Director: Seth MacFarlane
Cast: Mark Wahlberg, Mila Kunis, Seth MacFarlane, Joel McHale, Giovanni Ribisi
Screenplay: Seth MacFarlane, Alec Sulkin, Wellesley Wild
106 mins. Rated R for crude and sexual content, pervasive language, and some drug use.
- Academy Award Nominee: Best Achievement in Music Written for Motion Pictures, Original Song (“Everybody Needs a Best Friend” by Walter Murphy, Seth MacFarlane)
I never thought Seth MacFarlane (A Million Ways to Die in the West) would host the Oscars. I also never thought he would nominated for his own film that very year, but he was. And he was.
Ted is the story of John Bennett (Mark Wahlberg, Boogie Nights, The Gambler) and a wish he wished when he was but a child. After receiving a teddy bear for Christmas, John dreamed that Ted would come alive and be his friend forever. That wish came true, and now, years later, John has become an adult, has a girlfriend, Lori (Mila Kunis, TV’s Family Guy, Black Swan), and wants to shed all the piece of his childhood. But is he ready to lose Ted (voiced by Director MacFarlane)? Now, John has to decide what is truly important as a loser boss named Rex (Joel McHale, TV’s Community, A Merry Friggin’ Christmas) threatens to take Lori away and a psycho fanboy named Donny (Giovanni Ribisi, Avatar, Selma) threatens to steal Ted.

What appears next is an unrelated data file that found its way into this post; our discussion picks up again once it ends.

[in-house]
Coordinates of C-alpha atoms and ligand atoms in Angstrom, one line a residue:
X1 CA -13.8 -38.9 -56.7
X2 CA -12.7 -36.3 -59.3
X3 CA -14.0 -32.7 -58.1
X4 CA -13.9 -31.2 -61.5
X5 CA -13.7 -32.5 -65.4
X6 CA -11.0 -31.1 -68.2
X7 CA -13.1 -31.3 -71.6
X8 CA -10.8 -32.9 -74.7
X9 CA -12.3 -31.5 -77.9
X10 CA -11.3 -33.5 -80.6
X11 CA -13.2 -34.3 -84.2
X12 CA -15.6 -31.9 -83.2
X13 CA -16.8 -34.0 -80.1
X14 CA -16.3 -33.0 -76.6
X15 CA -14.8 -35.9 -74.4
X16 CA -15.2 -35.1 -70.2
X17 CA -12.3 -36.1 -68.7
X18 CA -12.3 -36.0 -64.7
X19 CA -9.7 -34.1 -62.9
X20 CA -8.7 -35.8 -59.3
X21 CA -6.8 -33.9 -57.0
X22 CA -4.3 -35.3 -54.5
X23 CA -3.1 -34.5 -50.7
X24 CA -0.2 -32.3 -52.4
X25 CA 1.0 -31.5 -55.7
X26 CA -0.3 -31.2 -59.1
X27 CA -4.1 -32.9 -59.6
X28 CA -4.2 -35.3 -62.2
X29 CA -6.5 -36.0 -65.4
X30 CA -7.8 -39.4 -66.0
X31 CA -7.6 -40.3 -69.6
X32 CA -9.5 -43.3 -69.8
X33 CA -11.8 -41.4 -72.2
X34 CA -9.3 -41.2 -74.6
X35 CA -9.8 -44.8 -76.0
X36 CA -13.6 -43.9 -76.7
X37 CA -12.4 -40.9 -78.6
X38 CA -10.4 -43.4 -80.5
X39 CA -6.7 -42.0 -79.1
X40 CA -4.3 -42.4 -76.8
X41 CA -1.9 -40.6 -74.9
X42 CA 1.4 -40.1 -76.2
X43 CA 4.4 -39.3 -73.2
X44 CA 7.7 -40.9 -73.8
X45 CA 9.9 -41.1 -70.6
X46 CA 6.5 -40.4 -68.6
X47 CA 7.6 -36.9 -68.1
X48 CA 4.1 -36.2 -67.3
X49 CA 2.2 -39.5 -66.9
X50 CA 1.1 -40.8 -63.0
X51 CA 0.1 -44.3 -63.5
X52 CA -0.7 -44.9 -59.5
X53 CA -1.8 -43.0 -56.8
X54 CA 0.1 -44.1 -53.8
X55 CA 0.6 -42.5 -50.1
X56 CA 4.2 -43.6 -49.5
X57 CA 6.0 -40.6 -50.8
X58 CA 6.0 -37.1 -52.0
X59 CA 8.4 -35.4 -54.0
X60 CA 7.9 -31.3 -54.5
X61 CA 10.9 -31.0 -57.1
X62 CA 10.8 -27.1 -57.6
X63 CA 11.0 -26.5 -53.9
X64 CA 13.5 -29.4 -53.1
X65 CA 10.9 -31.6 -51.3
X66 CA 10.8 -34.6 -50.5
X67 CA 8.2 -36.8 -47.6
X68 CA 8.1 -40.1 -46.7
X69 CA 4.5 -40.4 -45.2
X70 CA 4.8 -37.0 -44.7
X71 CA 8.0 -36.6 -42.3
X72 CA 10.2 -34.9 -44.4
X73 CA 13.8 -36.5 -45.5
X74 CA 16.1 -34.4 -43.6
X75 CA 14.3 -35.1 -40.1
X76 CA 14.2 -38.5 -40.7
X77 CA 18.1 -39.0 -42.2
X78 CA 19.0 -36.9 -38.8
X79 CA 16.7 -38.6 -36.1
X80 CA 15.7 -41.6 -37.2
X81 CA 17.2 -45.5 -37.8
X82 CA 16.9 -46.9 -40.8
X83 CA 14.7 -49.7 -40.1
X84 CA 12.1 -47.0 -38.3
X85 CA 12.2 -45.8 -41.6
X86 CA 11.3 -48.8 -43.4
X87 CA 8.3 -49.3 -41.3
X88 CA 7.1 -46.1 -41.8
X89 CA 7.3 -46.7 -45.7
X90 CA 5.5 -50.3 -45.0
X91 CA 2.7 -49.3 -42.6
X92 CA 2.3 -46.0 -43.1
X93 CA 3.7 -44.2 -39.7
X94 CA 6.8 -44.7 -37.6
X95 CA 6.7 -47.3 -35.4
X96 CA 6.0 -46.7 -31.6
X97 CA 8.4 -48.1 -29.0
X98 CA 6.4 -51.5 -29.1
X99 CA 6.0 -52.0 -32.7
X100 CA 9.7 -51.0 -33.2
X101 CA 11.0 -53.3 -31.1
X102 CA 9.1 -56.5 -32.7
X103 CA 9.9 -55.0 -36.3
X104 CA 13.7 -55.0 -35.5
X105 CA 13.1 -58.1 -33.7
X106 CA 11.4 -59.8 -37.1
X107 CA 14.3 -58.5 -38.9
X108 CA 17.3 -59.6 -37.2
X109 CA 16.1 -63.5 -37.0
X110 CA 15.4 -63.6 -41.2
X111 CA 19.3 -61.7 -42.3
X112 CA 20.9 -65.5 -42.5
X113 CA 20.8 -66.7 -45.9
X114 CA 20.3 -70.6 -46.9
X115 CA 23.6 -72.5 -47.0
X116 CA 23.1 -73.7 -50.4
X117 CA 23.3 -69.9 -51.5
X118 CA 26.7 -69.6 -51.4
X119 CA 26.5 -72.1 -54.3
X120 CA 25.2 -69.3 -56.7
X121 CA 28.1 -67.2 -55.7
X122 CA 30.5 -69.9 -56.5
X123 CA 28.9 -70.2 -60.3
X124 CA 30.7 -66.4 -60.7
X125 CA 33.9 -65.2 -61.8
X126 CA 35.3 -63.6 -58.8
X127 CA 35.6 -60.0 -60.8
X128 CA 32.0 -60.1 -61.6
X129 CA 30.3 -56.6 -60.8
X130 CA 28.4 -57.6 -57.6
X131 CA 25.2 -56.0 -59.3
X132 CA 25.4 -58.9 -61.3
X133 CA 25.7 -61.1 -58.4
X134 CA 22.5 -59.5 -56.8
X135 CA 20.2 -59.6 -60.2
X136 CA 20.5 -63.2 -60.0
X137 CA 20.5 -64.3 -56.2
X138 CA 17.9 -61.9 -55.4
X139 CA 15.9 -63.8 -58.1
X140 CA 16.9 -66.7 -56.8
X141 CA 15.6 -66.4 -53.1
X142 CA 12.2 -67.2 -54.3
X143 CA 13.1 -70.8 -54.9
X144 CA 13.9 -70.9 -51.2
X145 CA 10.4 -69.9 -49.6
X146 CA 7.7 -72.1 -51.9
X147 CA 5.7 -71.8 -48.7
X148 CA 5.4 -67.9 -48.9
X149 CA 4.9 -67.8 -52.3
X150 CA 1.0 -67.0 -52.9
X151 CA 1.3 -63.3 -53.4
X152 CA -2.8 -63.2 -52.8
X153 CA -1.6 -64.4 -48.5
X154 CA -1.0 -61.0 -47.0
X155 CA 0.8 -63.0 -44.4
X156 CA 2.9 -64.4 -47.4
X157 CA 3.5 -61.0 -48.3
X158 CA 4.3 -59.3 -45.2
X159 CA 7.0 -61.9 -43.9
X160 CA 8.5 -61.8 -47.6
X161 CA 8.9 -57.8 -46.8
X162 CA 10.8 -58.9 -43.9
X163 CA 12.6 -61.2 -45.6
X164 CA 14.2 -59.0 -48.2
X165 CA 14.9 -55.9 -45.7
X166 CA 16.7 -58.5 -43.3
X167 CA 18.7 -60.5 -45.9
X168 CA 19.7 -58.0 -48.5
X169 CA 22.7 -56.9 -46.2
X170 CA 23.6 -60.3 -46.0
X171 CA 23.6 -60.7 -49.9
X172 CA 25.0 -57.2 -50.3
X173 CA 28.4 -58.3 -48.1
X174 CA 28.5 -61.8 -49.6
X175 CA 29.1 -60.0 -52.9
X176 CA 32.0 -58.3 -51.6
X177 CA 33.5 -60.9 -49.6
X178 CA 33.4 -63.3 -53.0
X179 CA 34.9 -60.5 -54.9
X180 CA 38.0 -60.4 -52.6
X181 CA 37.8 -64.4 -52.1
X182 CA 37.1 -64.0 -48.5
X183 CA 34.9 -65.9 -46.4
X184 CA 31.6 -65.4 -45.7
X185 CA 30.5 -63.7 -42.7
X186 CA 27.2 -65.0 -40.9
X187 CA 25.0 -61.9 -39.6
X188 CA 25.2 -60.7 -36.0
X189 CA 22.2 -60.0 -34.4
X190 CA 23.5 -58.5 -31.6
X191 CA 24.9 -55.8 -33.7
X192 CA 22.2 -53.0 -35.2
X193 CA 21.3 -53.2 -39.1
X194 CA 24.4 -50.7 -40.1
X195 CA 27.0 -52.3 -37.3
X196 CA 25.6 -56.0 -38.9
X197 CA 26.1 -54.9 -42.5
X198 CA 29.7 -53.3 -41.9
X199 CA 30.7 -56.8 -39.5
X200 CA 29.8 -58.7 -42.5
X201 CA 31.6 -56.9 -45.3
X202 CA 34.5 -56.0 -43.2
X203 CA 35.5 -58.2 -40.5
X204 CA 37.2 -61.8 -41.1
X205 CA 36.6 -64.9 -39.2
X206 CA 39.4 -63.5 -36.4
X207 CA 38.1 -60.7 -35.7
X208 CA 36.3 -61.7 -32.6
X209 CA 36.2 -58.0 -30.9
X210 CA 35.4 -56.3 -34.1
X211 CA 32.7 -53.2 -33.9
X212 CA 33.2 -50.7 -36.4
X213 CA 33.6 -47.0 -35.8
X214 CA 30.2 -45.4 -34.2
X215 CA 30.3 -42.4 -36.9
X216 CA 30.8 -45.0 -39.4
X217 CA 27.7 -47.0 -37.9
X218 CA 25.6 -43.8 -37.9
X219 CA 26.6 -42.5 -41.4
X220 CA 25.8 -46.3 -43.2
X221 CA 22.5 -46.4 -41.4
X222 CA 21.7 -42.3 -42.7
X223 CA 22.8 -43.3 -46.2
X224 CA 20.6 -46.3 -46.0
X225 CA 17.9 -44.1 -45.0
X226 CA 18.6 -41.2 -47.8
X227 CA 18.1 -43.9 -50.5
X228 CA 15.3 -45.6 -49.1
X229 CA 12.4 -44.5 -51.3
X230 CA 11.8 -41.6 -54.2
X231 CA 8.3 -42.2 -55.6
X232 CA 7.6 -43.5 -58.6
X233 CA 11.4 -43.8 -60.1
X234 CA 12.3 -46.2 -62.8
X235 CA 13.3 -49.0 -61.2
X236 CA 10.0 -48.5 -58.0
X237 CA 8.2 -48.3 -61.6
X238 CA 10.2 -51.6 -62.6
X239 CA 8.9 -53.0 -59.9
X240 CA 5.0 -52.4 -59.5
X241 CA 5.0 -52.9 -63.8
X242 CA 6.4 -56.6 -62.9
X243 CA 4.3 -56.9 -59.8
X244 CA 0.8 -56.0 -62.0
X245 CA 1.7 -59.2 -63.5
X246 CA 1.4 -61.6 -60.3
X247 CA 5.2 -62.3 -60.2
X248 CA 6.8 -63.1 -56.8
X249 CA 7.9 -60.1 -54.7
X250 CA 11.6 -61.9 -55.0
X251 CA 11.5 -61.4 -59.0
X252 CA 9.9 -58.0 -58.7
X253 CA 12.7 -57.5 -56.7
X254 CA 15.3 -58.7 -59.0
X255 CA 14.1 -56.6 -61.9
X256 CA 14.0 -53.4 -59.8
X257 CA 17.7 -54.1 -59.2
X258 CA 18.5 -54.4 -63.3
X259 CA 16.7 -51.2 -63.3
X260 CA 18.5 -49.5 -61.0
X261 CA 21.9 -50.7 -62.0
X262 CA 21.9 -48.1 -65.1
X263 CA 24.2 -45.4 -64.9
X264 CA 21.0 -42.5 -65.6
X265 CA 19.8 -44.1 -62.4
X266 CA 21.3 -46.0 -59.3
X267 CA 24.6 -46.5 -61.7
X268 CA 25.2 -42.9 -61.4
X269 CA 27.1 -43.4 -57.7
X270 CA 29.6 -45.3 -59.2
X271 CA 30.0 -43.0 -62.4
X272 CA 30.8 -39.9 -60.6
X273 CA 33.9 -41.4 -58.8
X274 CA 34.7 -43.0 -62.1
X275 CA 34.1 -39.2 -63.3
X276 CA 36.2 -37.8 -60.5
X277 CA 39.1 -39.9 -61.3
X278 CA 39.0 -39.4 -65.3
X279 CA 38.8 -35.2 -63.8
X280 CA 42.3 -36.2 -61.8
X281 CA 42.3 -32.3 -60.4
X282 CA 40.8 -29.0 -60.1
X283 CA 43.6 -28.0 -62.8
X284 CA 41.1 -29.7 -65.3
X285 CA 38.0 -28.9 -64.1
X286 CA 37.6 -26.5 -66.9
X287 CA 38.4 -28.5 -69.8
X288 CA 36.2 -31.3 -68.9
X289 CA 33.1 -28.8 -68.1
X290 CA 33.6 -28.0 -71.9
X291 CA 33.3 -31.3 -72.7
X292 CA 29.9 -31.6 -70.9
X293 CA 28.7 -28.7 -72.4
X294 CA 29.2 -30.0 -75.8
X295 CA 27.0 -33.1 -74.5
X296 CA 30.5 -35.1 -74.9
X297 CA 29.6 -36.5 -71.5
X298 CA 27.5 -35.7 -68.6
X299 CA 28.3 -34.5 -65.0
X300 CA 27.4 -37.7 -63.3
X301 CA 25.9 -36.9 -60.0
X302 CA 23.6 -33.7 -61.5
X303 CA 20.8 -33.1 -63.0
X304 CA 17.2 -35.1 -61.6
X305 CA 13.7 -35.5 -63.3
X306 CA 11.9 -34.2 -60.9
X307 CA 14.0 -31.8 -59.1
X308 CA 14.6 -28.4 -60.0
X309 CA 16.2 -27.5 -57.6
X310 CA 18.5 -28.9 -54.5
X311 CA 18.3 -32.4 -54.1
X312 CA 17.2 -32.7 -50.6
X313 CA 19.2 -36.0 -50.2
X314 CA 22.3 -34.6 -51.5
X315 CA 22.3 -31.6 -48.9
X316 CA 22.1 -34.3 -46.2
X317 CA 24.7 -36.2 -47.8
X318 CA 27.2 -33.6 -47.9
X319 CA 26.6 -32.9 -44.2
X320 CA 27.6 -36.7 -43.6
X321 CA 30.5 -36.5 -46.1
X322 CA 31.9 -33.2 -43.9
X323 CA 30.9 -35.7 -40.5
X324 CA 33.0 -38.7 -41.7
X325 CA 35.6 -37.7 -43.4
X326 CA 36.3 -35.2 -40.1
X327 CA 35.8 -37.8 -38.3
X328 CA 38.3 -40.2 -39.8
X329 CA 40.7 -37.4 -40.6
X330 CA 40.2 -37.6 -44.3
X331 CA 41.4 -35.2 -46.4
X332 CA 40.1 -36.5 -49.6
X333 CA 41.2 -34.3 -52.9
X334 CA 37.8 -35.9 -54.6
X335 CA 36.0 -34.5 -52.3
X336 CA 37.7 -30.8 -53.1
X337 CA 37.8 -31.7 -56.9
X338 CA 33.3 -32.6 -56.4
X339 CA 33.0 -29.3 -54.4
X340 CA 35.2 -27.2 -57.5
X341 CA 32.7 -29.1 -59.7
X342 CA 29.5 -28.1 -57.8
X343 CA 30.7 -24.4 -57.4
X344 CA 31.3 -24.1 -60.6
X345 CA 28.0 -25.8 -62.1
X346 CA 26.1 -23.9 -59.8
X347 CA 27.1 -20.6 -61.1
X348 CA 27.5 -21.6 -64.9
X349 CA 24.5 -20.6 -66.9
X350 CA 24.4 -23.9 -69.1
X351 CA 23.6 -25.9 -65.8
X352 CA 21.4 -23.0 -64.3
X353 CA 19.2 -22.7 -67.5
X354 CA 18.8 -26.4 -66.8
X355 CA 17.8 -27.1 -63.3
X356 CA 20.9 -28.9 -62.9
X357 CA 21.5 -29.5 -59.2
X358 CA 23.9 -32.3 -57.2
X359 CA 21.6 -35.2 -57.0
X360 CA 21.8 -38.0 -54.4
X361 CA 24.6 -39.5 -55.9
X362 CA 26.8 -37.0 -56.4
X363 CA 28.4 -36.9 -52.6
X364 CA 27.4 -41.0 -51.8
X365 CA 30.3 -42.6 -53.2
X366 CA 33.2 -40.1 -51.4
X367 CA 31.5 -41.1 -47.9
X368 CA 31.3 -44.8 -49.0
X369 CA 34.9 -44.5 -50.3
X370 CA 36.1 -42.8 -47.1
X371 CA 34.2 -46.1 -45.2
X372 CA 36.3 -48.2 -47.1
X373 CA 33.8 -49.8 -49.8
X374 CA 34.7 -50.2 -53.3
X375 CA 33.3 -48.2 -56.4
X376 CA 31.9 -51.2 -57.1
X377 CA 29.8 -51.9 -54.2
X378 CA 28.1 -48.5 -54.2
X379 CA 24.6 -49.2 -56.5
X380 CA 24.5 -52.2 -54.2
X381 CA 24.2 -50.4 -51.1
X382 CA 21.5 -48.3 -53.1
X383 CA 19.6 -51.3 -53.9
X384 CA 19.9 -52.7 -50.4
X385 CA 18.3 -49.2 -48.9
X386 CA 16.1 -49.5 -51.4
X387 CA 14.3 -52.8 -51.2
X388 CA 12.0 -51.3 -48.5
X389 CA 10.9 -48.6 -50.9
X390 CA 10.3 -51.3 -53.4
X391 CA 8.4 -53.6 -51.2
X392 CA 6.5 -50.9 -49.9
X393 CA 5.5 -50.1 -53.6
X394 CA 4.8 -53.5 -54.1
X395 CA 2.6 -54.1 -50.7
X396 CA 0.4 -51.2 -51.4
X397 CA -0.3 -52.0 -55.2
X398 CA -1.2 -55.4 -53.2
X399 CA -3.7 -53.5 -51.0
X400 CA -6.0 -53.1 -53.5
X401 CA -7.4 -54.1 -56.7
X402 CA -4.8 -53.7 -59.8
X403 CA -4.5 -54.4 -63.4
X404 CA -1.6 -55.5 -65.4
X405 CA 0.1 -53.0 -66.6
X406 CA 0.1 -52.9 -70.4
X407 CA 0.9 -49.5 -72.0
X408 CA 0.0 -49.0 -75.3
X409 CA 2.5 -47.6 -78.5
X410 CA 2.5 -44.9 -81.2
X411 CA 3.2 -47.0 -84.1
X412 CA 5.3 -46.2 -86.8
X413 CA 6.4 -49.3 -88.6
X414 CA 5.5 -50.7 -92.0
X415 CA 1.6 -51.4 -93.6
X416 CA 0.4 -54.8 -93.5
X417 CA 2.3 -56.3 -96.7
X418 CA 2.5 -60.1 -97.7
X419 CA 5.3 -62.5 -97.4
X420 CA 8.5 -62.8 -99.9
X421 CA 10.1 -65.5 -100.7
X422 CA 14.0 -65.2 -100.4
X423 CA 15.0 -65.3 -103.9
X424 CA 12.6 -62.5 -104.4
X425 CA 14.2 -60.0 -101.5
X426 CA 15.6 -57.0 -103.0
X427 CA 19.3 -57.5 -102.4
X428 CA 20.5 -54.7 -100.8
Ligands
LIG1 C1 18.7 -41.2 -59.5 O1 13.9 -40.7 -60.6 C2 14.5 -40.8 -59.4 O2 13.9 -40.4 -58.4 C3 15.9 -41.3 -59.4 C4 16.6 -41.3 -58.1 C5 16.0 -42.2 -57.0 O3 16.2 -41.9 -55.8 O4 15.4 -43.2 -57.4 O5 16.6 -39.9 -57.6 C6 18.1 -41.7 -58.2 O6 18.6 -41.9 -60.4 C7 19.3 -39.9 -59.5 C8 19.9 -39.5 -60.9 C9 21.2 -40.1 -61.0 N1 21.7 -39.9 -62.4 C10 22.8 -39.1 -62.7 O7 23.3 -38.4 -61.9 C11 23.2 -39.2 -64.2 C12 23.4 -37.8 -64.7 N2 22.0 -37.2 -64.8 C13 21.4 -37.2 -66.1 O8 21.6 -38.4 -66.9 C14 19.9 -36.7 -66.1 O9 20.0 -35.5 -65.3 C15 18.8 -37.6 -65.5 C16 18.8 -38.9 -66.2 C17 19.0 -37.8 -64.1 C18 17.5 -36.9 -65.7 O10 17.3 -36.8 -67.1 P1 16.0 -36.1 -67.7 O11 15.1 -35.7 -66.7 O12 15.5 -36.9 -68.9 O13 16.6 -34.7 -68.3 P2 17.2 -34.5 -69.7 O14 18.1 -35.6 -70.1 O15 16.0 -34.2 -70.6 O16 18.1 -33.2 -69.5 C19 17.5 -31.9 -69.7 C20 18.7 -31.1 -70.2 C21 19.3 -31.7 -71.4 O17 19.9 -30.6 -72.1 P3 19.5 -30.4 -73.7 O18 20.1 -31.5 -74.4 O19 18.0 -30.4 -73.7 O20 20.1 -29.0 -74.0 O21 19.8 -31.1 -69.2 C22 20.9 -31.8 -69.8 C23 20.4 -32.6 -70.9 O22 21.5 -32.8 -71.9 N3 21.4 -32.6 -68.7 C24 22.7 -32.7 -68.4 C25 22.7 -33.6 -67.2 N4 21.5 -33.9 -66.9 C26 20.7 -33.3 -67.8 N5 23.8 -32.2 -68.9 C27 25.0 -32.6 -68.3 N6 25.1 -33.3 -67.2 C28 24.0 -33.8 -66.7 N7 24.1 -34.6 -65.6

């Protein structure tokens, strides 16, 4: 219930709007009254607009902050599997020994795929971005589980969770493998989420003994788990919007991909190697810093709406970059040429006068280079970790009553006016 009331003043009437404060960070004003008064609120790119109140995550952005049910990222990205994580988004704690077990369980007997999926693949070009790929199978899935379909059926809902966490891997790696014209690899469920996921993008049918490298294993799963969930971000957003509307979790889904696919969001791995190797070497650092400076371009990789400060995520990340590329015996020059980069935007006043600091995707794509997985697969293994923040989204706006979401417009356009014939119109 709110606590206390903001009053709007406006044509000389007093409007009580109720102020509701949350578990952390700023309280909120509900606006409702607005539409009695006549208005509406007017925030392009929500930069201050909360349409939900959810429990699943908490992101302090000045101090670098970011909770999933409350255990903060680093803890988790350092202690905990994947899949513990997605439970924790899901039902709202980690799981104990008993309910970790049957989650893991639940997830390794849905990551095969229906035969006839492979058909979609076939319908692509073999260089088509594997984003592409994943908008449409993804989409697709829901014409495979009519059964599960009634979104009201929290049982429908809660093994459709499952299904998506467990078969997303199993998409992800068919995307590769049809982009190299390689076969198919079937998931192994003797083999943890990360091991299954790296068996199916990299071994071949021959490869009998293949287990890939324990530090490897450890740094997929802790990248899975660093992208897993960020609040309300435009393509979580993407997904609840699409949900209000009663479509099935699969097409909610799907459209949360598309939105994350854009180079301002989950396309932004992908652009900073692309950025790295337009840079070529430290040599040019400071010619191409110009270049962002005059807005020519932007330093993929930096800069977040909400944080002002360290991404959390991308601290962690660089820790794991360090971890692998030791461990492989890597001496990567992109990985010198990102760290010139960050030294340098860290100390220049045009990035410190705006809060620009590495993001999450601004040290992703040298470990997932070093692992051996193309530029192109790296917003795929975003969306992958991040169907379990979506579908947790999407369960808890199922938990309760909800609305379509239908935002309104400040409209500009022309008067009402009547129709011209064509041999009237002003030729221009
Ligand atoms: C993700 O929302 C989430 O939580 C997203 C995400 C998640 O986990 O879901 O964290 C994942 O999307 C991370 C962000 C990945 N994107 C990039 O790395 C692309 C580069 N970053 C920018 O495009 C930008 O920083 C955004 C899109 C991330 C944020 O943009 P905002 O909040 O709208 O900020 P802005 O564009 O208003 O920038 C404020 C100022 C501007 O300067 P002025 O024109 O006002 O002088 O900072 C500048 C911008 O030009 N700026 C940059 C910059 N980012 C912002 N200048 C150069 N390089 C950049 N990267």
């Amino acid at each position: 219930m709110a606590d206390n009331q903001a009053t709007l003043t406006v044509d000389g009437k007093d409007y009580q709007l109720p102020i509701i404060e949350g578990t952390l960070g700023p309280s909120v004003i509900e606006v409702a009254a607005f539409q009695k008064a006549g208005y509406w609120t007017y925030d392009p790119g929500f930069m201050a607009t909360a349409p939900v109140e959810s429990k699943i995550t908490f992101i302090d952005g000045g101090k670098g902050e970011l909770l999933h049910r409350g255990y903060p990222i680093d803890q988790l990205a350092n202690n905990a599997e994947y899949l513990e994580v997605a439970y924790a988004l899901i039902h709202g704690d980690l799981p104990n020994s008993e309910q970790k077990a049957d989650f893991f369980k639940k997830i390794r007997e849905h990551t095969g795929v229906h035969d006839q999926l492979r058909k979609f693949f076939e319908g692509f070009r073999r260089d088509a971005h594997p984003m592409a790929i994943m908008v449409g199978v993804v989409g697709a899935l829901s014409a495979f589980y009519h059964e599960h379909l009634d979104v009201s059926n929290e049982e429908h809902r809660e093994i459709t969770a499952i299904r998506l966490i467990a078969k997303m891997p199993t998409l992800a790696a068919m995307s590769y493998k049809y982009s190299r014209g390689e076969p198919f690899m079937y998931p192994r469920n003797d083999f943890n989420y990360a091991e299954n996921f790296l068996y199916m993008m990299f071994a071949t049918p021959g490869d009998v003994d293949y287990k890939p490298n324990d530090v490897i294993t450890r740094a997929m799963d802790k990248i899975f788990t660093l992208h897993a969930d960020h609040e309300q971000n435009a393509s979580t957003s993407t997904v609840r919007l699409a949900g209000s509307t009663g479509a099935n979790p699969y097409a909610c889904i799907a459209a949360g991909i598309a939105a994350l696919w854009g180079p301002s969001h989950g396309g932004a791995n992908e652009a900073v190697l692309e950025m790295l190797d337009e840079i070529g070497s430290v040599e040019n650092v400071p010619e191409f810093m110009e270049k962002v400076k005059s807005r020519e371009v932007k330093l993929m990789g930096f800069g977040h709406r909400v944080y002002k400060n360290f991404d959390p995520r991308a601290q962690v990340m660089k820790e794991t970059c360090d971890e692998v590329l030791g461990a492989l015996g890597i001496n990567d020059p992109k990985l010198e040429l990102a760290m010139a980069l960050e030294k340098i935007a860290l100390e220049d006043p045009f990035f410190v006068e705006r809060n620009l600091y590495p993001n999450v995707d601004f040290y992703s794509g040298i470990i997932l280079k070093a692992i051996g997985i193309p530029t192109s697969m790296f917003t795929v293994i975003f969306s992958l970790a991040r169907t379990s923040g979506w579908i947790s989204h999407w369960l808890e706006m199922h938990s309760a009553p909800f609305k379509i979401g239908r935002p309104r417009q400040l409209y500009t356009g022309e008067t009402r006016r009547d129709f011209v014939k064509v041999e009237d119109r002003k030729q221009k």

Seth MacFarlane is great at taking cutesy little stories with lessons about love and growth and punctures them with toilet humor and crude content. I thought the plot was nicely laid out while flipping situations like a best friend moving out and morphing it into the story of a teddy bear.
The performances are more a live-action version of a Family Guy episode than anything of actual merit, but that doesn’t take away from the film’s enjoyment.
Ted’s motion capture performance by Seth MacFarlane looks really good and blends into the film well.
I loved the send-ups to films like Airplane! and Flash Gordon. I loved the Cheers DVD segments, and the wonderful flash Family Guy way about this film. It harkens back to the more simplistic of the cartoon’s episodes back before the first cancellation.
Ted is a lot of fun if you are willing to accept the extreme crudeness of the piece. It is a hilarious time at the movies, especially for those who can “get” some of the more selective jokes.
-Kyle A. Goethe